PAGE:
So here we are at Graphic Nature’s first full-length, not even a year removed from their EP new skin. If that doesn’t clue you in on where things are for this band right now, maybe the fact that said EP was only about ten minutes long will, and still got as many tongues wagging as it did. It’s not exactly surprising though, given how the pendulum is once again swinging in nu-metal’s favour, and how Graphic Nature’s particular form of it plays closely to a caustic, blitzed-out version that has a lot of legs right now. That A Mind Waiting To Die could easily have come courtesy of nine masked gentlemen out of Iowa plays even more to its favour.
Yes, in case you couldn’t tell, Graphic Nature are really drawing on some Slipknot worship here. Though let’s not make out like that’s a bad thing, especially when the throughlines can be traced to their earlier days, in more animalistic aggression and industrial harshness. Tone really is the clincher in all of this, as Graphic Nature bypass any sterility or gimmickry that nu-metal has been burdened with over the years. Within approximately the first five seconds of opener proper Sour, the low-end brutalising is already thrown as a fastball, along with the clatter of percussion and the electronic whirrs of presumably some kind of torture machine. It all just feels right, in a way.
In fact, to lean in on the percussion even further, that’s probably the element that serves A Mind Waiting To Die the best. It’s got that taut, hollow, oil-drum style that’s always such a great tone; you find it mostly in hardcore these days, but beefed up against this sort of onslaught does a lot for it. It’s another factor in Graphic Nature’s more feral, unhinged vibe, topped off by the programming, touches of turntable scratching and even the odd glance at drum ‘n’ bass. It’s not much, but you do feel the influence on Into The Dark and Killing Floor, in how the nerviness creeps forward and the edges become even more bladelike.
Of course, there remains an elephant in the room to address with all of this—it’s not the most flexible sound in the world. Interludes notwithstanding, the vast majority of A Mind Waiting To Die does feel like mild variations on the one theme, in what amounts to frontman Harvey Freeman’s own mental immolation, executed with all the sound and fury you’d expect. And when this is the sonic template it’s drawing from, amid the metric tonnage of riffs and bleakness that could grind the average human skeleton to atoms, it can kind of run together. Not saying that’s necessarily bad though; hell, judging by closer The Downpour that opts for something closer to modern metalcore built on a big, clean chorus (and dissipating its impact rather severely), Graphic Nature sticking firmly to their strengths is more than welcome. And it’s not as if the blunt force doesn’t speak for itself, in what seeks to ram through the barriers set by a frequently more conservative style in modern metal by any means necessary.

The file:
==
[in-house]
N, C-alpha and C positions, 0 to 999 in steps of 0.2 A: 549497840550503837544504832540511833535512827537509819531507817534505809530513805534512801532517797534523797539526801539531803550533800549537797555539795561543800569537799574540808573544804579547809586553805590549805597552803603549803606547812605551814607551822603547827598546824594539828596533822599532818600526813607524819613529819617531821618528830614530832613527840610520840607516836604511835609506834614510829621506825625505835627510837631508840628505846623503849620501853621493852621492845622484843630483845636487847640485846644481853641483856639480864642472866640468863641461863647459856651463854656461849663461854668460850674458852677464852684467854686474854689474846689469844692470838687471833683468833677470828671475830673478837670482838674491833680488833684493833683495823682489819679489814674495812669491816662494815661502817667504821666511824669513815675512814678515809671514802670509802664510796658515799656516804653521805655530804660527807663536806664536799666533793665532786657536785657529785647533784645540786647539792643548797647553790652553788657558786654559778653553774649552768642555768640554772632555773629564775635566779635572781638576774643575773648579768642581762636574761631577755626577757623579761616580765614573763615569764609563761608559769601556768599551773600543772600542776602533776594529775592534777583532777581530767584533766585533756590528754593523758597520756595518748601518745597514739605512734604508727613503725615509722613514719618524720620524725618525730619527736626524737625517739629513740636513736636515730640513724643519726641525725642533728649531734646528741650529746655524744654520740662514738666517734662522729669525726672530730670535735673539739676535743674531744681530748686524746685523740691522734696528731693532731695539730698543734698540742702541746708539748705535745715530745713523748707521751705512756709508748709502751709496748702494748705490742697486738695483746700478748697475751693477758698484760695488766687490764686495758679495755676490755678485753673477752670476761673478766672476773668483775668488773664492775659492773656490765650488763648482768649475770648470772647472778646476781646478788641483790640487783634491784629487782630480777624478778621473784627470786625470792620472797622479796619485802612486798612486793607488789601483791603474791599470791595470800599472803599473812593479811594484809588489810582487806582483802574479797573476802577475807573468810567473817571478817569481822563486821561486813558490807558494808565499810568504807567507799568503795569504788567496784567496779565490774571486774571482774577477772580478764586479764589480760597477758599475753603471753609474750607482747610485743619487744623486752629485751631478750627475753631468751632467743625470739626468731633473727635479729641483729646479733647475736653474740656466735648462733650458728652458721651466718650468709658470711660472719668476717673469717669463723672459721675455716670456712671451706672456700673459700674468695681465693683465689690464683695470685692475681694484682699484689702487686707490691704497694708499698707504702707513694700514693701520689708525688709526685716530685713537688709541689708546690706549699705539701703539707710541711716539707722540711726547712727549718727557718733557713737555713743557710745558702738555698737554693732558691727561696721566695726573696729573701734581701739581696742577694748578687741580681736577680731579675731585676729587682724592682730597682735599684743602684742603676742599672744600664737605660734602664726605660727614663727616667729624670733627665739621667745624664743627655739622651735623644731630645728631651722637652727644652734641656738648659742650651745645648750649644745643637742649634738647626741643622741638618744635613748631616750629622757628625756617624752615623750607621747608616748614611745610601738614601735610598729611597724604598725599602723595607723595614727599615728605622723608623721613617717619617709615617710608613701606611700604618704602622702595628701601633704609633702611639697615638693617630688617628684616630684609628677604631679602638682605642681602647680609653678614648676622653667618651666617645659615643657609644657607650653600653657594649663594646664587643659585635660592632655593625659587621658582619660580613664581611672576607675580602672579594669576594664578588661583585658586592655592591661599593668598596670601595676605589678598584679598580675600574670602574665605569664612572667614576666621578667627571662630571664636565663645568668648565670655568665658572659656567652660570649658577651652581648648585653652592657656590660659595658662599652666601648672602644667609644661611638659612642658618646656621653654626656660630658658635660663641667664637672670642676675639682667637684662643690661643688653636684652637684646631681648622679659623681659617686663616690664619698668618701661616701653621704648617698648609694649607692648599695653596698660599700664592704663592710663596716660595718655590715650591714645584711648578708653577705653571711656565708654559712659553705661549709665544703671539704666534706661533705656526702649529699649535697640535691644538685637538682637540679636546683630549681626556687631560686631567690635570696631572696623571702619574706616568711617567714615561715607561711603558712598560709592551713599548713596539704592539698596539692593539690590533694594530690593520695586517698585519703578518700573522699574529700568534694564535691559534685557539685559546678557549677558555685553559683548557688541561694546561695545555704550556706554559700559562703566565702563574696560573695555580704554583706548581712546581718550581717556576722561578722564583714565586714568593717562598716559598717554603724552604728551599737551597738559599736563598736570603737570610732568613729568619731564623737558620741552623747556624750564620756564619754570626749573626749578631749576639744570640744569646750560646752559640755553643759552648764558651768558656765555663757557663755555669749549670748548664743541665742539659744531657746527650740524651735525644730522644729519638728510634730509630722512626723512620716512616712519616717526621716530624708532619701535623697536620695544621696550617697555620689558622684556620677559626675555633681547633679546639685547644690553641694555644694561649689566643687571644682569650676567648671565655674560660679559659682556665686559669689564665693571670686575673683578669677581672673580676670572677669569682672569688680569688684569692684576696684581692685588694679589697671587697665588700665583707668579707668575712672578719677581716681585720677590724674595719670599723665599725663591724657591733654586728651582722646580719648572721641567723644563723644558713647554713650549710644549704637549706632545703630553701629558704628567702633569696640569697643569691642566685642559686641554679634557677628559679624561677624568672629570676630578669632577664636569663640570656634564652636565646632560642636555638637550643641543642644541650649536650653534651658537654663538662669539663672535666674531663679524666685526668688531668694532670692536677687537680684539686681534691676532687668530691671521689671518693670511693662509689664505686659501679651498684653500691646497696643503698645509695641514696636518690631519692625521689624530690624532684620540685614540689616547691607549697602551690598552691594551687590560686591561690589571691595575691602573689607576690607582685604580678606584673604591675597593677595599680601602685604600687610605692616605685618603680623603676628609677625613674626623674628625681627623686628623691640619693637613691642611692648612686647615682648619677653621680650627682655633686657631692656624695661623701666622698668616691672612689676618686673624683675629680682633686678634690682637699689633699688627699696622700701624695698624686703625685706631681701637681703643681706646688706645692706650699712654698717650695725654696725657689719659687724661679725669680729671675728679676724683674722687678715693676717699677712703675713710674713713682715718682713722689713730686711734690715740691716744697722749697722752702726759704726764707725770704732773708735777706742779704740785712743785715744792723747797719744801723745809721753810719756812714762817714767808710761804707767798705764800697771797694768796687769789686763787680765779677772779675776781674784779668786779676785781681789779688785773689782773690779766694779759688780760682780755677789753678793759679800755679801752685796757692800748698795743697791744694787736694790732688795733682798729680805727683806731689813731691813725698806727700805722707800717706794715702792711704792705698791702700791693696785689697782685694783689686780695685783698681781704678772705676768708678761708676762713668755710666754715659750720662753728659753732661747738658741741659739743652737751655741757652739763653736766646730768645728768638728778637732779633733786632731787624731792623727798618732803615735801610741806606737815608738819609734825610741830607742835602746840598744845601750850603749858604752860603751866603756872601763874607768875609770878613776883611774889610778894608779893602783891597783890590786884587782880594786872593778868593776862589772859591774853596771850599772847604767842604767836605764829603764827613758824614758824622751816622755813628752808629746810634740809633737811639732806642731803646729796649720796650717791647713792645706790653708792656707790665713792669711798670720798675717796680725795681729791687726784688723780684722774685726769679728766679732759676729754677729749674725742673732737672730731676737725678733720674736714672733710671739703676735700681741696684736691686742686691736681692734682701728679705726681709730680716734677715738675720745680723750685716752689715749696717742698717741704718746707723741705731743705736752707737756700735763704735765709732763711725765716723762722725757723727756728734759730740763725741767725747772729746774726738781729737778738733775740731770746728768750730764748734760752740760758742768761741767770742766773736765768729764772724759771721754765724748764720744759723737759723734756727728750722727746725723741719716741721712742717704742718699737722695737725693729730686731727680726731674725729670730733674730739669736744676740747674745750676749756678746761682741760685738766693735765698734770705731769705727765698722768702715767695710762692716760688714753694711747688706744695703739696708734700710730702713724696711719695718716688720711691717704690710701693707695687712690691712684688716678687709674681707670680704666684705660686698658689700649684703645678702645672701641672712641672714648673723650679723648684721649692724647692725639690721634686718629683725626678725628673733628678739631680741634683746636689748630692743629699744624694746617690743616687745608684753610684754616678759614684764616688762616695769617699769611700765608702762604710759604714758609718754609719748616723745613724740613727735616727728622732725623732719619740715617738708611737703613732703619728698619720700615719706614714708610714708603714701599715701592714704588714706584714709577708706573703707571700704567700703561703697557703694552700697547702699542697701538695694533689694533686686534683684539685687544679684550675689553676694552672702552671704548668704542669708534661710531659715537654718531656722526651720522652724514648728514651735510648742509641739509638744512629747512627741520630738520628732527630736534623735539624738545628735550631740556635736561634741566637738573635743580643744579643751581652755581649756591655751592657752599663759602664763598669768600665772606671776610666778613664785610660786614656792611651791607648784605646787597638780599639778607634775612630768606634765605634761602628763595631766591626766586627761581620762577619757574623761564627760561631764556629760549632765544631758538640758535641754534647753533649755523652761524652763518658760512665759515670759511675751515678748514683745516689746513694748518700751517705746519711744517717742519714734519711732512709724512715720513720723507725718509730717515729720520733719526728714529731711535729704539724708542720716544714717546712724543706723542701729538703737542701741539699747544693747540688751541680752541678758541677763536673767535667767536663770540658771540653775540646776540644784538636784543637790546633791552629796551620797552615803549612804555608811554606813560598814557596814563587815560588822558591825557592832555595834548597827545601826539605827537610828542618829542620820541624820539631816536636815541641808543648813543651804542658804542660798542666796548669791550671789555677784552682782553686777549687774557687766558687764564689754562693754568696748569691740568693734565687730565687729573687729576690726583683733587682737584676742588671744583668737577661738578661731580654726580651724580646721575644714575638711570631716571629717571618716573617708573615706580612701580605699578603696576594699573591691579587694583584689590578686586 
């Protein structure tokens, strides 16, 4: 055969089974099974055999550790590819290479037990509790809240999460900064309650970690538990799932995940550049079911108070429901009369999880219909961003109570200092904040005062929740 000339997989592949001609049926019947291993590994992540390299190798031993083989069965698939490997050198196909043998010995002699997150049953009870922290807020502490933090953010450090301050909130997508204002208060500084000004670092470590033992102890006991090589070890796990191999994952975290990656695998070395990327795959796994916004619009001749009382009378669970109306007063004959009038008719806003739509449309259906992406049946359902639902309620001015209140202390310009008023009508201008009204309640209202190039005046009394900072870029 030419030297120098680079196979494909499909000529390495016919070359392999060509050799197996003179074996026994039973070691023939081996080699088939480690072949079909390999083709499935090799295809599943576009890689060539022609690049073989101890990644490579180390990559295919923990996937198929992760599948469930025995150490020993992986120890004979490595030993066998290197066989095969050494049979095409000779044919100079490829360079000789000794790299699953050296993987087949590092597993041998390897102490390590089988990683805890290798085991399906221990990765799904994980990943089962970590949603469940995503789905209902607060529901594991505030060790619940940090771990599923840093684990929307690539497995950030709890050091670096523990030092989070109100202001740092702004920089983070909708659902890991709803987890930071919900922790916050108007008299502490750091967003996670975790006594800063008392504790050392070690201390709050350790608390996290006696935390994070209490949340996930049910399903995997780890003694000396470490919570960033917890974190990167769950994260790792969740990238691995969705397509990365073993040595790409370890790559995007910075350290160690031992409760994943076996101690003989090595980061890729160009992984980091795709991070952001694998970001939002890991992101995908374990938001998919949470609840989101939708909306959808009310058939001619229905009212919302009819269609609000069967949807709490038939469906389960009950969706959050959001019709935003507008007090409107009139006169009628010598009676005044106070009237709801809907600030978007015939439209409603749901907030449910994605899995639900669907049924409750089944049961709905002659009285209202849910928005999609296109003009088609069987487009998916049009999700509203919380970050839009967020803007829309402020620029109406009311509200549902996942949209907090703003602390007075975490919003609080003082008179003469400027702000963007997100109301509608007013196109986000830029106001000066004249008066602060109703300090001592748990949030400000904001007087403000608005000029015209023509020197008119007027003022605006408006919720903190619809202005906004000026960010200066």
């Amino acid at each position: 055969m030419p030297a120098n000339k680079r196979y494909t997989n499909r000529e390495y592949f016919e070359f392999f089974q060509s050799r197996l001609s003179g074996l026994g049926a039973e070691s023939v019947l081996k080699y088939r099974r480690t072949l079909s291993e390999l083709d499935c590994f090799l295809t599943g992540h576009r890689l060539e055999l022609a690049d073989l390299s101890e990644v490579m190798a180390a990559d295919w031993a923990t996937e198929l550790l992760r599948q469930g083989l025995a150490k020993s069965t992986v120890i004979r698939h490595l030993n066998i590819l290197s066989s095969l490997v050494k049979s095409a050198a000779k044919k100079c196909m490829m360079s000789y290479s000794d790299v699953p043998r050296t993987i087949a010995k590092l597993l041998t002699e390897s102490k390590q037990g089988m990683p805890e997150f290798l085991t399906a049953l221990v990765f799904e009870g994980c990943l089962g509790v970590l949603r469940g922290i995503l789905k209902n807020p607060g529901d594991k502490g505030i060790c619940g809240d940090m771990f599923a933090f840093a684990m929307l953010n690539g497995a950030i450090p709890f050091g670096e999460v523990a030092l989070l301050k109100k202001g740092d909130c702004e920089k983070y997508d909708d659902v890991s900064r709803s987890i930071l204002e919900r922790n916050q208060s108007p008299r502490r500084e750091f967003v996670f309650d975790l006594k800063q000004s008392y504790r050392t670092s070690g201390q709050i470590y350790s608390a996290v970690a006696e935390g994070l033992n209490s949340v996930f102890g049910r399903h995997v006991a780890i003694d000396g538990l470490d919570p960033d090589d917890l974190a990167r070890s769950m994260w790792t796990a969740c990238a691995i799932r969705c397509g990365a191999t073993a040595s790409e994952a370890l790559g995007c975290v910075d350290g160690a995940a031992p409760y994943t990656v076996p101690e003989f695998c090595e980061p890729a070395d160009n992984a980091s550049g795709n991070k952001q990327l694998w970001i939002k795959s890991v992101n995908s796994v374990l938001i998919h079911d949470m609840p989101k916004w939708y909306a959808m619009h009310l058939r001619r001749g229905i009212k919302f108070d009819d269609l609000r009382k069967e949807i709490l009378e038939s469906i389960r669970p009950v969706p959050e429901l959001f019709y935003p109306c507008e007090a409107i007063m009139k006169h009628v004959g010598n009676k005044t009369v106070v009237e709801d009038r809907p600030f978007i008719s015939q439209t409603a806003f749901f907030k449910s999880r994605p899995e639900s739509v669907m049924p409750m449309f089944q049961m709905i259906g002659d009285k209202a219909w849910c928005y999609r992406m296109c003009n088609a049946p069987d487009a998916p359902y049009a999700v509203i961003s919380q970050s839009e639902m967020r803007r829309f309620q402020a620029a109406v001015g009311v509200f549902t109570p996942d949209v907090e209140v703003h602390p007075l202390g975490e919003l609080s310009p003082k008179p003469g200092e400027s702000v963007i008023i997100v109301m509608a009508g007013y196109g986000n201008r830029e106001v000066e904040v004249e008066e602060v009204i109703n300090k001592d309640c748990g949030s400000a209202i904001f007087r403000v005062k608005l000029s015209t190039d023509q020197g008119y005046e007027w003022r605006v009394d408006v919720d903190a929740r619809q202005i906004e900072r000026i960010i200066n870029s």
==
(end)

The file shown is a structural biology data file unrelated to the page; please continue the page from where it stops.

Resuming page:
And to take credit away from Freeman himself would be truly unfair. You could easily use words like ‘feral’ or ‘carnivorous’ to ascribe some stylistic metal-man persona, and while that wouldn’t be wrong, his is a performance with a depth that extends beyond this. This is a guy at the apogee of total mental anguish, exhibited through screams as necessity rather than stock conventionality. Something about his presence feels genuinely raw and mangled; a track like Headstone and its lines like “Give me a reason to live / ‘Cause I’m one bad day away from taking it all for myself” are ripe for abuse among the edgelord role-playing set, but Graphic Nature aren’t among them. Admittedly it can all teeter on the brink, but the frequency of the intensity displayed saves it every time. The exorcising burns just that hot, and the bludgeoning easily finishes it off.
It adds up to a metal experience designed to lay waste to venues and festival tents wherever its creators decide to set foot, in such an exhilarating way. Truly, Graphic Nature give off the impression they’d kill live, and elevate material that’s already strong to something borderline untouchable. And for nu-metal, that can sometimes be the best possible outcome on an album. A Mind Waiting To Die brings it in droves, a crushing, cathartic 35 minutes with scope to become even more so with just a few more road miles to prop it up. Don’t be sleeping on Graphic Nature then, because that’ll likely be coming very, very soon.
For fans of: Slipknot, Cane Hill, Korn
‘A Mind Waiting To Die’ by Graphic Nature is out now on Rude Records.
Words by Luke Nuttall